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China’s Tencent is on a roll. The company’s Q1 2017 revenues surpassed analyst expectations, climbing 55% year over year to RMB49.55 billion ($7.2 billion).
According to Kantar Millward Brown, Tencent continues to rank as the No. 1 brand in China, with a value of $106.18 billion in 2017.
Tencent is probably most often mentioned in the same breath as WeChat, and not just because its WeChat’s parent company. The massively popular messaging platform has grown in scope to resemble more of a mobile operating system than anything else.
WeChat is closing in on 1 billion users worldwide, reporting that it now has 938 million monthly active users (MAUs). However, Tencent may face a looming challenge in continuing to grow its WeChat user base, as the service has not yet caught on among non-Chinese-speaking populations.
Still, Tencent is reaping substantial dividends from WeChat’s popularity. While the company had initially focused on generating revenues on WeChat by taking a slice of transactions carried out on the platform, it has more recently turned to ramping up WeChat’s advertising offerings.
Tencent noted in its earnings report that WeChat, or Weixin as it is known in China, was one of the key contributors to a 47% year-over-year increase in online advertising revenues generated in Q1 2017. In particular, advertising on WeChat’s Moments feed, along with its “official accounts” for brands and other businesses, has helped to drive higher revenues from that part of the company.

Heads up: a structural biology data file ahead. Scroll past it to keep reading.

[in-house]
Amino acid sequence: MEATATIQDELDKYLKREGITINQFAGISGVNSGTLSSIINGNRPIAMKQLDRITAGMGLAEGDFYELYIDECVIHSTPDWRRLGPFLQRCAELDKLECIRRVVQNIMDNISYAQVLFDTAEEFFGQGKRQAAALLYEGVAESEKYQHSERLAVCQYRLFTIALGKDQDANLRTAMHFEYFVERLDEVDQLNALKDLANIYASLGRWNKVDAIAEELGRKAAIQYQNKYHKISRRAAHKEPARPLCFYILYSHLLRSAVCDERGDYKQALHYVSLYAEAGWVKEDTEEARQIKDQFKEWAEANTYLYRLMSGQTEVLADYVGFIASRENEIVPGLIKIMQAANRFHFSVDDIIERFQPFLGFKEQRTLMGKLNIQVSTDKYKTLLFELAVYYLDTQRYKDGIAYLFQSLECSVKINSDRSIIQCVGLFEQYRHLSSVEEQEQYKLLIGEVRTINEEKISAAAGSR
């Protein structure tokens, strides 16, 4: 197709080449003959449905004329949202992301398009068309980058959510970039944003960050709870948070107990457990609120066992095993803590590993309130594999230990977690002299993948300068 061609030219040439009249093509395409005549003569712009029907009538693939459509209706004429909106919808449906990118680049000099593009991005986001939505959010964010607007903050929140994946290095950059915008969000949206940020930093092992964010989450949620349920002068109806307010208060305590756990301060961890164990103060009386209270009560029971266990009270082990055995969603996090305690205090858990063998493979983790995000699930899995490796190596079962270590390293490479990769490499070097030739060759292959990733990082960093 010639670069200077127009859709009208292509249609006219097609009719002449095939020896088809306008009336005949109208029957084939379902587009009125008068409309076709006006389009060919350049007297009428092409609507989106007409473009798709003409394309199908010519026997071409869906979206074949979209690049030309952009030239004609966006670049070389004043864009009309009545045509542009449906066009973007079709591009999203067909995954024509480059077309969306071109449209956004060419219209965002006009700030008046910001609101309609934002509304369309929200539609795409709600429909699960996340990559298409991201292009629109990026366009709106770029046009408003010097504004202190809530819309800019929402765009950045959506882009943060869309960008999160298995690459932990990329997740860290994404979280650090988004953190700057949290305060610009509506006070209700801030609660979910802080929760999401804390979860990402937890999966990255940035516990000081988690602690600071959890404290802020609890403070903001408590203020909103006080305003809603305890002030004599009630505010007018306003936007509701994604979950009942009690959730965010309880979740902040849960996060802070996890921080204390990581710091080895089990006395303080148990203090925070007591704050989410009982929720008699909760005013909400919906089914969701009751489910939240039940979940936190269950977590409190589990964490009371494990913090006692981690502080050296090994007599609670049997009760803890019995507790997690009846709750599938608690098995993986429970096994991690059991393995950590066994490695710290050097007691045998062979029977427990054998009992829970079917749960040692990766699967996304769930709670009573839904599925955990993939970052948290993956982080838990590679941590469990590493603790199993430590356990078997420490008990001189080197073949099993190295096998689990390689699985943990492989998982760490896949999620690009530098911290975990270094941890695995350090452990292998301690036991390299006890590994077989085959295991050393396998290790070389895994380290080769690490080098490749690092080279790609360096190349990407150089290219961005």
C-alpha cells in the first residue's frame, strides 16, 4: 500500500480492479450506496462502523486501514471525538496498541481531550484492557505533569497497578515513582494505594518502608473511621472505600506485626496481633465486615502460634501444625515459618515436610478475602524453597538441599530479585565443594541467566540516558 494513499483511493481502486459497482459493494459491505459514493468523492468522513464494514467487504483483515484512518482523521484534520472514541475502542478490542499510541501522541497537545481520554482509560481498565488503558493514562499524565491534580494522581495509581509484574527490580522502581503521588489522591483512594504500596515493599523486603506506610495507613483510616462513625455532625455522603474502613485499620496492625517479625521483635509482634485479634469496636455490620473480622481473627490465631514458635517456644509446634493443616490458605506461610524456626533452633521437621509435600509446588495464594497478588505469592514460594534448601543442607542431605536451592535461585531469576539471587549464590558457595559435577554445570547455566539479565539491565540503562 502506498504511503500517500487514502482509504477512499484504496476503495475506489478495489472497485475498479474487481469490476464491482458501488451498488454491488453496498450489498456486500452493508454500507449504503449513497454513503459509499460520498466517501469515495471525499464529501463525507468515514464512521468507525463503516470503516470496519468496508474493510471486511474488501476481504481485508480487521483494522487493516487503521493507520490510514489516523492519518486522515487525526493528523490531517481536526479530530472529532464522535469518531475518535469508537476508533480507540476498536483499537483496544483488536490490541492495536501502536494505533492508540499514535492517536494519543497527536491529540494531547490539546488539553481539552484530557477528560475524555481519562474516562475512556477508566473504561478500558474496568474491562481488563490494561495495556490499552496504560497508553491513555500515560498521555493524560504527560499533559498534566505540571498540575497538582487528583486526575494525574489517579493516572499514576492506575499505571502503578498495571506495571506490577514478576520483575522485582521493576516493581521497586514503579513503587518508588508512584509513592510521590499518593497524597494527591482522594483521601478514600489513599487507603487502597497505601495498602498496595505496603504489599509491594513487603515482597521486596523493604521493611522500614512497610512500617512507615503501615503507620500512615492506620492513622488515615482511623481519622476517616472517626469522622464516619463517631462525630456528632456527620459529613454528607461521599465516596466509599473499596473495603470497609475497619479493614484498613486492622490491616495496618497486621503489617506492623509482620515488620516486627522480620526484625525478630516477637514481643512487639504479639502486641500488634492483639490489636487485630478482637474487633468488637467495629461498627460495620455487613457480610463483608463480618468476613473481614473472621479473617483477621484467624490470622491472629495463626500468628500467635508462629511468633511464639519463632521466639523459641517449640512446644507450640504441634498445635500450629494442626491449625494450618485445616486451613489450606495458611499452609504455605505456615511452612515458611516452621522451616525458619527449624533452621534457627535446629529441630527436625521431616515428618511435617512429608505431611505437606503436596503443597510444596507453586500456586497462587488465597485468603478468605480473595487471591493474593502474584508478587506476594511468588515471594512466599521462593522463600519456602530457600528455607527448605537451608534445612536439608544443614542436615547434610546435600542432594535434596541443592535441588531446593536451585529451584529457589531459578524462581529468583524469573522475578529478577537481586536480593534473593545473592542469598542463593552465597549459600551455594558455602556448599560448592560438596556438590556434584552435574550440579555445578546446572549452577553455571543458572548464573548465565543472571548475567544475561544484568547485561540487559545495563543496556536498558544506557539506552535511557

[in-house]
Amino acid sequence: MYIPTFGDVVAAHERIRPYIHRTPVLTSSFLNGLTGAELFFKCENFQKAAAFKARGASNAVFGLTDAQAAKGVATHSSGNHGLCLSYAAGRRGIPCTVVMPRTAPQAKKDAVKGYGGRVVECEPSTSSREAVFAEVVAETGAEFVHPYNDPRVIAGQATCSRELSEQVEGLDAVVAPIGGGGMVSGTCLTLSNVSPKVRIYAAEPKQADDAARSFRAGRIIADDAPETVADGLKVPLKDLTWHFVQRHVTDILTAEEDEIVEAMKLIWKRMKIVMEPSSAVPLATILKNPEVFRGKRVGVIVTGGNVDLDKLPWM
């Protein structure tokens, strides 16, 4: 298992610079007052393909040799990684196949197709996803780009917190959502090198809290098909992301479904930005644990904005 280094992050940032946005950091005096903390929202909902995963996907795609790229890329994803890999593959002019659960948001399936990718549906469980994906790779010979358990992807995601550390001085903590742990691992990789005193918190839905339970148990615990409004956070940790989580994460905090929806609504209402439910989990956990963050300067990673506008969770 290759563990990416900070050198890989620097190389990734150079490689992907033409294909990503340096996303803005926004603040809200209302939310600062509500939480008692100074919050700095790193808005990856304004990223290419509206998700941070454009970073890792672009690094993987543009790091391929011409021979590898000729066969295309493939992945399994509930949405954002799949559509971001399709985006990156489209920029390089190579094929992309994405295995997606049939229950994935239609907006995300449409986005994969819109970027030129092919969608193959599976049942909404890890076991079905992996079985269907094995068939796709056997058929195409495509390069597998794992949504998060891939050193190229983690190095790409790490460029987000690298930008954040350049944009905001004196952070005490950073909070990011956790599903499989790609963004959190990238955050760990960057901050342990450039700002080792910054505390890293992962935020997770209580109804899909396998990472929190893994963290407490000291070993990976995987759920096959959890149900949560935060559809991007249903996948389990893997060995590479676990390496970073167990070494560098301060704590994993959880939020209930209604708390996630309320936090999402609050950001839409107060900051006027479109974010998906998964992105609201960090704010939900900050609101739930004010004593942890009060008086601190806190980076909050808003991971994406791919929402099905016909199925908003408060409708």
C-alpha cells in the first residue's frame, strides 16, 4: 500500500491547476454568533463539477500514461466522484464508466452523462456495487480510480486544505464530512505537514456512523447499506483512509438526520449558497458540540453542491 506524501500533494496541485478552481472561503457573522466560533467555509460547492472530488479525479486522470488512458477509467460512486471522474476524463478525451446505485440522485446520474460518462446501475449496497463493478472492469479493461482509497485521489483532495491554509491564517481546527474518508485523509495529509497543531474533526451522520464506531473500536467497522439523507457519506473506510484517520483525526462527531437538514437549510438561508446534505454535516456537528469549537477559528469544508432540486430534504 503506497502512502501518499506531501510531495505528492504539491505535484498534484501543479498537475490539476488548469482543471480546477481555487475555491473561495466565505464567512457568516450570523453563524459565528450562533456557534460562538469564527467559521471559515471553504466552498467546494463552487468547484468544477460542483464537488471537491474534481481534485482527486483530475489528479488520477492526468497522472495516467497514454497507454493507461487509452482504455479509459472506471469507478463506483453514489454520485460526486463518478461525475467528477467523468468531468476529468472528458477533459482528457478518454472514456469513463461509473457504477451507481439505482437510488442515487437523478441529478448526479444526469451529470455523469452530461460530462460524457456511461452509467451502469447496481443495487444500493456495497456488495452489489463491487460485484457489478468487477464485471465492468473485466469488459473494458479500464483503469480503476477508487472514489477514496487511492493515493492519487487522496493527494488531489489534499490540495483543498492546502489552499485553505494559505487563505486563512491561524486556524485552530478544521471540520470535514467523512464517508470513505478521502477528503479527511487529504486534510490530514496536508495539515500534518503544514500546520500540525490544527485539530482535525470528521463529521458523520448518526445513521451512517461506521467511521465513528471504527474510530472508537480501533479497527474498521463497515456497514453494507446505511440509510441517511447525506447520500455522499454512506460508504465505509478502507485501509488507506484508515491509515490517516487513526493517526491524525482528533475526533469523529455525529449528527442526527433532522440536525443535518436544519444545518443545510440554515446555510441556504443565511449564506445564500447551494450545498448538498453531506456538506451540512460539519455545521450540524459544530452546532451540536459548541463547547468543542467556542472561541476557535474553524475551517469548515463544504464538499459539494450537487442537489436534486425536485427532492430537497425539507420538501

But online advertising revenues, which totaled RMB6.89 billion for the quarter, are still dwarfed by earnings generated by Tencent’s gaming business.
The company pulled in RMB22.81 billion from online games during the first three months of the year, thanks to successful titles played on mobile devices, such as Honour of Kings, as well as from so-called PC client games played natively on a PC like League of Legends.
In fact, while much press attention is focused on the runaway success of WeChat, Tencent has employed a savvy gaming business strategy to bolster its holdings in the sector. The firm recently expanded its stake in US-based gaming firm Pocket Gems and also owns substantial shares in Riot Games, which owns League of Legends, as well as Finland-based Supercell, creator of the popular mobile game Clash of Clans.
For several years, business leaders have been abuzz about digital transformation. But as much as the phrase gets thrown around, many executives and other employees may still lack an of understanding of what it means to digitally transform their company—and what that transformation will require.
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